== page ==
DKI MultiTensor Simulation#

In this example we show how to simulate the Diffusion Kurtosis Imaging (DKI) data of a single voxel. DKI captures information about the non-Gaussian properties of water diffusion which is a consequence of the existence of tissue barriers and compartments. In these simulations compartmental heterogeneity is taken into account by modeling different compartments for the intra- and extra-cellular media of two populations of fibers. These simulations are performed according to [RNH2015].

We first import all relevant modules.

import numpy as np
import matplotlib.pyplot as plt
from dipy.sims.voxel import (multi_tensor_dki, single_tensor)
from import get_fnames
from import read_bvals_bvecs
from dipy.core.gradients import gradient_table
from dipy.reconst.dti import (decompose_tensor, from_lower_triangular)

For the simulation we will need a GradientTable with the b-values and b-vectors. Here we use the GradientTable of the sample DIPY dataset small_64D.

fimg, fbvals, fbvecs = get_fnames('small_64D')
bvals, bvecs = read_bvals_bvecs(fbvals, fbvecs)

DKI requires data from more than one non-zero b-value. Since the dataset small_64D was acquired with one non-zero b-value we artificially produce a second non-zero b-value.

bvals = np.concatenate((bvals, bvals * 2), axis=0)
bvecs = np.concatenate((bvecs, bvecs), axis=0)

The b-values and gradient directions are then converted to DIPY’s GradientTable format.

gtab = gradient_table(bvals, bvecs)

In mevals we save the eigenvalues of each tensor. To simulate crossing fibers with two different media (representing intra and extra-cellular media), a total of four components have to be taken in to account (i.e. the first two compartments correspond to the intra and extra cellular media for the first fiber population while the others correspond to the media of the second fiber population)

mevals = np.array([[0.00099, 0, 0],
                   [0.00226, 0.00087, 0.00087],
                   [0.00099, 0, 0],
                   [0.00226, 0.00087, 0.00087]])

In angles we save in polar coordinates (\(\theta, \phi\)) the principal axis of each compartment tensor. To simulate crossing fibers at 70:math:^{circ} the compartments of the first fiber are aligned to the X-axis while the compartments of the second fiber are aligned to the X-Z plane with an angular deviation of 70:math:^{\circ} from the first one.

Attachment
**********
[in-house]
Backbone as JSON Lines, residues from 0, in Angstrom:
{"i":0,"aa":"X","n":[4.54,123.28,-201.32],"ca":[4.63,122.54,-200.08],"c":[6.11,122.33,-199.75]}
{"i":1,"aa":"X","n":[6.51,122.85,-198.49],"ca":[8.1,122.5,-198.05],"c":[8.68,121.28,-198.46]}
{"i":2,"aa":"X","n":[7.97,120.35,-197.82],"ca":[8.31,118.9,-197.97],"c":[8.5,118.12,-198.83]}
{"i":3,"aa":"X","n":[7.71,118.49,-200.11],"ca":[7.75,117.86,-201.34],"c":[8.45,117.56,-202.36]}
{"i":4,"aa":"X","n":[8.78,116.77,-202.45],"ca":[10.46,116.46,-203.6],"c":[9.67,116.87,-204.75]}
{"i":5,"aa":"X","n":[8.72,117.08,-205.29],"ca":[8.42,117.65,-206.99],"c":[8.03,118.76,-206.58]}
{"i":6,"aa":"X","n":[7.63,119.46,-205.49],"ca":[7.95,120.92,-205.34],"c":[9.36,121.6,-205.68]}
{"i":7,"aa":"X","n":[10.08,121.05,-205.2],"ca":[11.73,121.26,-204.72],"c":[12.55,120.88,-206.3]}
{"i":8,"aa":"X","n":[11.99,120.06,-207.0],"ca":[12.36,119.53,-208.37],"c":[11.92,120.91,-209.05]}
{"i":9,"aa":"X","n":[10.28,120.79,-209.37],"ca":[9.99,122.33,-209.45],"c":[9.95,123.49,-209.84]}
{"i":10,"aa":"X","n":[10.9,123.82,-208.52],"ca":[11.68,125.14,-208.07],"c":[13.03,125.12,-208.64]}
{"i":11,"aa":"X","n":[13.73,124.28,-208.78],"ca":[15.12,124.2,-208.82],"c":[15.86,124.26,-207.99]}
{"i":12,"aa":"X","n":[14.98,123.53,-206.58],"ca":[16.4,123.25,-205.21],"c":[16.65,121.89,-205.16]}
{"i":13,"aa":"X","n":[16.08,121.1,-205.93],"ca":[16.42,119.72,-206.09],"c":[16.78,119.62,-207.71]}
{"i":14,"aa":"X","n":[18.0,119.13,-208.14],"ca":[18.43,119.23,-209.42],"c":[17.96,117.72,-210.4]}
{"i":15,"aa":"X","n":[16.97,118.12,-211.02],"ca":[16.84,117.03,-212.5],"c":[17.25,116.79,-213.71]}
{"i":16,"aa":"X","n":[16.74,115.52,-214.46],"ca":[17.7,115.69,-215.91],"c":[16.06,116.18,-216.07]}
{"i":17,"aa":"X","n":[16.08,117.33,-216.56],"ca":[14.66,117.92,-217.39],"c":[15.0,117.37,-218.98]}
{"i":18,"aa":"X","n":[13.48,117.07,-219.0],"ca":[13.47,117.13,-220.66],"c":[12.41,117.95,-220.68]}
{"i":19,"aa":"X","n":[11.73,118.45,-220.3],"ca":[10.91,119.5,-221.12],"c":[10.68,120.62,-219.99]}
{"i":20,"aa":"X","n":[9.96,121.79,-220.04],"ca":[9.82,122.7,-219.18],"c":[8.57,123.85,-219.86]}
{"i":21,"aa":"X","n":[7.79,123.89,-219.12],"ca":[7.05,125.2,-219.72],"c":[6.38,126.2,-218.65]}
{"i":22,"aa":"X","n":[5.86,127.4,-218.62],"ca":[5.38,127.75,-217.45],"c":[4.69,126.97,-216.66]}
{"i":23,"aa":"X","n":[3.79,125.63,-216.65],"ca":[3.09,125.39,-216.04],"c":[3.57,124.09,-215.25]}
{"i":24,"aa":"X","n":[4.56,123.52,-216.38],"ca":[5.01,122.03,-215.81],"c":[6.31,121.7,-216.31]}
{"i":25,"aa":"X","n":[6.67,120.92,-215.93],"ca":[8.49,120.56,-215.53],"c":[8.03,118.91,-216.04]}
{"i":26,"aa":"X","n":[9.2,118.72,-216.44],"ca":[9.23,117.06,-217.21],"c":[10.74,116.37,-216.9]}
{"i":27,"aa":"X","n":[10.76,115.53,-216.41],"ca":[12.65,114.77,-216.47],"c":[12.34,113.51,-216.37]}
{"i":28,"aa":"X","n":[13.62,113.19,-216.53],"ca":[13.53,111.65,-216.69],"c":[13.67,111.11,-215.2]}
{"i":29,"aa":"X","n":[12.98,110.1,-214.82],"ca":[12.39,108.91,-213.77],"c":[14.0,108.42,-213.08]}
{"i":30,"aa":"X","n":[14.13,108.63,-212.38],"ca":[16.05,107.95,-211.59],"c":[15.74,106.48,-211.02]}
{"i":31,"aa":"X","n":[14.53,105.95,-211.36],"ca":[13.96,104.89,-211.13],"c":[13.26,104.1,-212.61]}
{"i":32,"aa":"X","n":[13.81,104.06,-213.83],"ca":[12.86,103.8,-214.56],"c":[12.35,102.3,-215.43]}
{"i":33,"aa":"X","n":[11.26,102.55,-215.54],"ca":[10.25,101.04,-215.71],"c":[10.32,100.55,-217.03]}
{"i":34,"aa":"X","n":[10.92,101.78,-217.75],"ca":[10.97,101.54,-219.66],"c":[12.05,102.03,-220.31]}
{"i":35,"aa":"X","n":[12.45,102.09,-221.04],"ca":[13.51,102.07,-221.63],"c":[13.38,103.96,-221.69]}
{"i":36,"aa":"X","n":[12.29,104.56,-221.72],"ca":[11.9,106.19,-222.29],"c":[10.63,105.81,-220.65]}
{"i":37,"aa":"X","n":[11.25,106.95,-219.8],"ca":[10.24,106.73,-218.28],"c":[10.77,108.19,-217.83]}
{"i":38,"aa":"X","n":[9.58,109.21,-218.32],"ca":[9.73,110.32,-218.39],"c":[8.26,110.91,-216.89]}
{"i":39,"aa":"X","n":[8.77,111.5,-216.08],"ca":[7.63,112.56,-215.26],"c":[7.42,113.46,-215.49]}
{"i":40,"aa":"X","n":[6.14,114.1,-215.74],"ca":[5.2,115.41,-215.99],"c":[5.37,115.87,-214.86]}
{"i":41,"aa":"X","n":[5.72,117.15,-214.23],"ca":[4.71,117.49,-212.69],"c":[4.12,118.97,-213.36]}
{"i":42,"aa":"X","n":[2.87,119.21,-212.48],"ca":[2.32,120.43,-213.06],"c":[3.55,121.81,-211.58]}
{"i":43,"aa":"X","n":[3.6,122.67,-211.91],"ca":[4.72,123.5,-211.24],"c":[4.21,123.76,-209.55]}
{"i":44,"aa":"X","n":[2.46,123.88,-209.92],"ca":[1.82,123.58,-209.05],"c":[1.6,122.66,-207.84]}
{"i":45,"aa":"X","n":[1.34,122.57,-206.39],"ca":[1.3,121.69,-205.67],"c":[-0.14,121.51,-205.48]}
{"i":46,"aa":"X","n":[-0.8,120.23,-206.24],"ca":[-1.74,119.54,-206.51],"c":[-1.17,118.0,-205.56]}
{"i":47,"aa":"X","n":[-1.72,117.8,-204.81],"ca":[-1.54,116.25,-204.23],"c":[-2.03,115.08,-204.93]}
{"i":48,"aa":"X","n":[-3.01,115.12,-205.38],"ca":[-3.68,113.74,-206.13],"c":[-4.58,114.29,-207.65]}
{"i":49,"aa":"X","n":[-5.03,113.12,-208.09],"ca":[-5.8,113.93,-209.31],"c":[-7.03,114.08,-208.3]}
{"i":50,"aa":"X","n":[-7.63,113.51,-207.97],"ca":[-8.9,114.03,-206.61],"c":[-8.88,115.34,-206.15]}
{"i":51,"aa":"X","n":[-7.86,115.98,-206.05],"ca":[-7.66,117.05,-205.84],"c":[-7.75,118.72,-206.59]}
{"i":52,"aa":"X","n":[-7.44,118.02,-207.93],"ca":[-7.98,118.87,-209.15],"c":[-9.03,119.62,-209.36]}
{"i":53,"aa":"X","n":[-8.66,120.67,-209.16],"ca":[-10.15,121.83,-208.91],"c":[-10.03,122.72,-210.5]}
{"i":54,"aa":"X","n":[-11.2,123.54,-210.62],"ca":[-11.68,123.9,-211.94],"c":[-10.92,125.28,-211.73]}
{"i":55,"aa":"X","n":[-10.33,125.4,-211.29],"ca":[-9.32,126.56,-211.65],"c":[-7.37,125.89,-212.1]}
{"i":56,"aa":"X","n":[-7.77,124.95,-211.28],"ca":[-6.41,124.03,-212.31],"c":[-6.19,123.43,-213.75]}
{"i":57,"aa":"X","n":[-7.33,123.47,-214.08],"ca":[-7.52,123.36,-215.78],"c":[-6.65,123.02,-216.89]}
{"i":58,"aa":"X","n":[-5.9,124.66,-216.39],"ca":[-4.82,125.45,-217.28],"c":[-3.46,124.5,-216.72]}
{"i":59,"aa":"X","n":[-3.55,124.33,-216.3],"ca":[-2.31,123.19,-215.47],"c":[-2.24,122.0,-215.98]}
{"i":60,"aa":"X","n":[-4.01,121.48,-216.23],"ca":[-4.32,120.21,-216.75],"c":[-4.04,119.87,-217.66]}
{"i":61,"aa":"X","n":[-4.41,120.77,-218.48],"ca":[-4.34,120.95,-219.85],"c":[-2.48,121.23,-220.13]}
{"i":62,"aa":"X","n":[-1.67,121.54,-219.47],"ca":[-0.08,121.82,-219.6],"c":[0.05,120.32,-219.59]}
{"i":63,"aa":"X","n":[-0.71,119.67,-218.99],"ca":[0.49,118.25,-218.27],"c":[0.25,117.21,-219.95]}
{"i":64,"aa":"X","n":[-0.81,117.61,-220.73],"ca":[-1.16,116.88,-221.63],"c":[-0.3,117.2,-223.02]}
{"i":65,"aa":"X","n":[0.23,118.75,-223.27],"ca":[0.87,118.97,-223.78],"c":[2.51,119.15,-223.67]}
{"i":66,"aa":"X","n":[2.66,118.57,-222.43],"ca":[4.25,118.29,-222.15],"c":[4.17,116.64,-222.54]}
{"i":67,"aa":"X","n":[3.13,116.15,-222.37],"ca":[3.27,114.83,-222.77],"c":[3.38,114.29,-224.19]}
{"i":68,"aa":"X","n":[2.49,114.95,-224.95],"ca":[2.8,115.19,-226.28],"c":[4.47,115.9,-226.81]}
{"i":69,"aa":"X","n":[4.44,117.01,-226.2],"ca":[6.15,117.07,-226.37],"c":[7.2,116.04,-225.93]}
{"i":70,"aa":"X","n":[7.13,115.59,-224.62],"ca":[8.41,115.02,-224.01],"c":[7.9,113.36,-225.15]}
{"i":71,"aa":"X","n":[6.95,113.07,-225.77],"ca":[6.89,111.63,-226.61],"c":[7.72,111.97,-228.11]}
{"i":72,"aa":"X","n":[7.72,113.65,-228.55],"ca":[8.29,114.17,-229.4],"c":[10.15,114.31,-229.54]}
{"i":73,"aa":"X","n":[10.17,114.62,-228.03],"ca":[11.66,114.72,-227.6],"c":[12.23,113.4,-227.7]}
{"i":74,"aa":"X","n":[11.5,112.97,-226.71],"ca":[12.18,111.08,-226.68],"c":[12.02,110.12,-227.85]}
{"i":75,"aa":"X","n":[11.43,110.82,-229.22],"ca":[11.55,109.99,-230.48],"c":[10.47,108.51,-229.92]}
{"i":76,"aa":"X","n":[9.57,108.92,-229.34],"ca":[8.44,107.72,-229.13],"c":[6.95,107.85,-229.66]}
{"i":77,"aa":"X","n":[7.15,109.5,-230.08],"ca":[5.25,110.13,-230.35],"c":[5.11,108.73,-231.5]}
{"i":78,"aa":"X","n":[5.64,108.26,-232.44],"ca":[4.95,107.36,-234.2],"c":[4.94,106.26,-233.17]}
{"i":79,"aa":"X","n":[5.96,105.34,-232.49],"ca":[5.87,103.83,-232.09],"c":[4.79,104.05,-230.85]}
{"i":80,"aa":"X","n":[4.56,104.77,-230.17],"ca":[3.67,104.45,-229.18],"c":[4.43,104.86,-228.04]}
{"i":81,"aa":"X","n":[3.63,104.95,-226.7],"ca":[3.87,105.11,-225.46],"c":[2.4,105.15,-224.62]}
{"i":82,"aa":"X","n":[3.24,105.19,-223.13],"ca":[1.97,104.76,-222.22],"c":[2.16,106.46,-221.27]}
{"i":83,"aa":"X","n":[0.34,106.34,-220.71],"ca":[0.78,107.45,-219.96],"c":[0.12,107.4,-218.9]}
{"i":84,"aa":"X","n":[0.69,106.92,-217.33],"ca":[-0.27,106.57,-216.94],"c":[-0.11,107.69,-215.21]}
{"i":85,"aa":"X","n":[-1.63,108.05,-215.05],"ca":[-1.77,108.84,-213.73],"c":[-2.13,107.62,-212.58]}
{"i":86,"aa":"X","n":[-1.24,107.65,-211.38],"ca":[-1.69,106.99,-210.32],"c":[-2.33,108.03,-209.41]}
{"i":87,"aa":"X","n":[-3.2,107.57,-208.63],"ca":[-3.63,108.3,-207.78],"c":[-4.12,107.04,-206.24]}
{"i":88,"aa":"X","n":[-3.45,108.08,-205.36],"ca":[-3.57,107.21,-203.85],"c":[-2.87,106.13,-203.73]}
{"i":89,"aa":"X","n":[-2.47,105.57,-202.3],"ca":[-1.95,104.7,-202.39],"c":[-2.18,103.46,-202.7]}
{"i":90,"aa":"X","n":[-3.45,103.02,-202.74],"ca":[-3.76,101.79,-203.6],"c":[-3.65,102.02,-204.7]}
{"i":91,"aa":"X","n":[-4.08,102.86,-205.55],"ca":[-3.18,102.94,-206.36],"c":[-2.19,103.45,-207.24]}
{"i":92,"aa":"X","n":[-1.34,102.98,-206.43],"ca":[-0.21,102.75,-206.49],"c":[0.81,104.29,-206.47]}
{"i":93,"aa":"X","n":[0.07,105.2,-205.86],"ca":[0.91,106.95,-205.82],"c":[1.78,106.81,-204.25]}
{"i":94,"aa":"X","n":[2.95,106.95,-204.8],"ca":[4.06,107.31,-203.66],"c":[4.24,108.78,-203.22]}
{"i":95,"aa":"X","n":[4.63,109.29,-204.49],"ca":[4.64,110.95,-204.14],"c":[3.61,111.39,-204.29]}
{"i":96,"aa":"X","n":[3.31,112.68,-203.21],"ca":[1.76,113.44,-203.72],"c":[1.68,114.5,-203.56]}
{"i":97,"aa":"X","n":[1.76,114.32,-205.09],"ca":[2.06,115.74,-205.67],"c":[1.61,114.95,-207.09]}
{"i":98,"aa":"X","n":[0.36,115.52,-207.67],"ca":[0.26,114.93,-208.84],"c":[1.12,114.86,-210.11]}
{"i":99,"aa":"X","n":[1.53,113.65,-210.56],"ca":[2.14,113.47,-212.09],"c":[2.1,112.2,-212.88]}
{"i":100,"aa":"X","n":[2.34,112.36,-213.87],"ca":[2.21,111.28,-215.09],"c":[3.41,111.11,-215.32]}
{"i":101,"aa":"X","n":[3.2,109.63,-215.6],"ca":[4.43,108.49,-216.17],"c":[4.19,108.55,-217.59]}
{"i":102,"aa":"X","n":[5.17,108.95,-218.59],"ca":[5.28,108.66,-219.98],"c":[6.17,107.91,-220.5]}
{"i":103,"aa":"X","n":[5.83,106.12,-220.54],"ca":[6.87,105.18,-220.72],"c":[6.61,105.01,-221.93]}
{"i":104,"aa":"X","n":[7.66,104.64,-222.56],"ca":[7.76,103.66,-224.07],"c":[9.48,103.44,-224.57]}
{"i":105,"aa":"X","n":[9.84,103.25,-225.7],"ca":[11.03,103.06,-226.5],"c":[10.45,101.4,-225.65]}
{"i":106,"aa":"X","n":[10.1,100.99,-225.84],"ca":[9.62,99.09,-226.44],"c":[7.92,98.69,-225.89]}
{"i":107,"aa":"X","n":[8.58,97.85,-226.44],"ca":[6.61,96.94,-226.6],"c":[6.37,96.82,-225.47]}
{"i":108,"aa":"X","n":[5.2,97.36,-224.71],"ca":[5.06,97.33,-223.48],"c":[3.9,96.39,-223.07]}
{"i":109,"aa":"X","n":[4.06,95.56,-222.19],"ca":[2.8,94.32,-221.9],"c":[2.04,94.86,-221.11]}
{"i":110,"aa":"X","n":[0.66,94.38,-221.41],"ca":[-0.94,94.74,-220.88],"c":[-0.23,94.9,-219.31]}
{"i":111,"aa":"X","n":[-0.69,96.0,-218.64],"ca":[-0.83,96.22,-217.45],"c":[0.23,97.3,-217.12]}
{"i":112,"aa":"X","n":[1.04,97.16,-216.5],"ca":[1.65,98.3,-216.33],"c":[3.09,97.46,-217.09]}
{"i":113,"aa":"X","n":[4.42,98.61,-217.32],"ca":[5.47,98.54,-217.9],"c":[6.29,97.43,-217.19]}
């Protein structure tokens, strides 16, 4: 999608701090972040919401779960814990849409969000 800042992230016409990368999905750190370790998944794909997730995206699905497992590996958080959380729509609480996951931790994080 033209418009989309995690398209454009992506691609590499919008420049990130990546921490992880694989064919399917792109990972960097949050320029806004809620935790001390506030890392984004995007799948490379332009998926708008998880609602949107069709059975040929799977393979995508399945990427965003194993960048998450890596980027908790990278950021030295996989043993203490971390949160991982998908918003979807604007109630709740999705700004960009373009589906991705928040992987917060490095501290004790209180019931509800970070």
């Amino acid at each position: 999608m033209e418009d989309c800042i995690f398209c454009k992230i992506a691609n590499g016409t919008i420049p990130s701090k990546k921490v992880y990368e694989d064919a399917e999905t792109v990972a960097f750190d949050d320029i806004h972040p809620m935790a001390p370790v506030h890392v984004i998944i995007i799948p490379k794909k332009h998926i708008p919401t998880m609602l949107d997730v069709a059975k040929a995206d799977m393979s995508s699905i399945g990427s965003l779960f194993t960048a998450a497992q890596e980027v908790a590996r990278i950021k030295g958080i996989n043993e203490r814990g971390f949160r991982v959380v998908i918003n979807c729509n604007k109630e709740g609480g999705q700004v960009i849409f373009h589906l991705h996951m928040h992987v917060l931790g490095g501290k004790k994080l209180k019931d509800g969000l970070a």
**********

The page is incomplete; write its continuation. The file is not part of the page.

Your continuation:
angles = [(90, 0), (90, 0), (20, 0), (20, 0)]

In fractions we save the percentage of the contribution of each compartment, which is computed by multiplying the percentage of contribution of each fiber population and the water fraction of each different medium

fie = 0.49  # intra-axonal water fraction
fractions = [fie*50, (1 - fie)*50, fie*50, (1 - fie)*50]

Having defined the parameters for all tissue compartments, the elements of the diffusion tensor (DT), the elements of the kurtosis tensor (KT) and the DW signals simulated from the DKI model can be obtain using the function multi_tensor_dki.

signal_dki, dt, kt = multi_tensor_dki(gtab, mevals, S0=200, angles=angles,
                                      fractions=fractions, snr=None)

We can also add Rician noise with a specific SNR.

signal_noisy, dt, kt = multi_tensor_dki(gtab, mevals, S0=200,
                                        angles=angles, fractions=fractions,

For comparison purposes, we also compute the DW signal if only the diffusion tensor components are taken into account. For this we use DIPY’s function single_tensor which requires that dt is decomposed into its eigenvalues and eigenvectors.

dt_evals, dt_evecs = decompose_tensor(from_lower_triangular(dt))
signal_dti = single_tensor(gtab, S0=200, evals=dt_evals, evecs=dt_evecs,

Finally, we can visualize the values of the different version of simulated signals for all assumed gradient directions and bvalues.

plt.plot(signal_dti, label='noiseless dti')
plt.plot(signal_dki, label='noiseless dki')
plt.plot(signal_noisy, label='with noise')
plt.savefig('simulated_dki_signal.png', bbox_inches='tight')
simulate dki

Simulated signals obtain from the DTI and DKI models.

Non-Gaussian diffusion properties in tissues are responsible to smaller signal attenuation for larger bvalues when compared to signal attenuation from free Gaussian water diffusion. This feature can be shown from the figure above, since signals simulated from the DKI models reveals larger DW signal intensities than the signals obtained only from the diffusion tensor components.



R. Neto Henriques et al., “Exploring the 3D geometry of the diffusion kurtosis tensor - Impact on the development of robust tractography procedures and novel biomarkers”, NeuroImage (2015) 111, 85-99.

Total running time of the script: (0 minutes 0.213 seconds)

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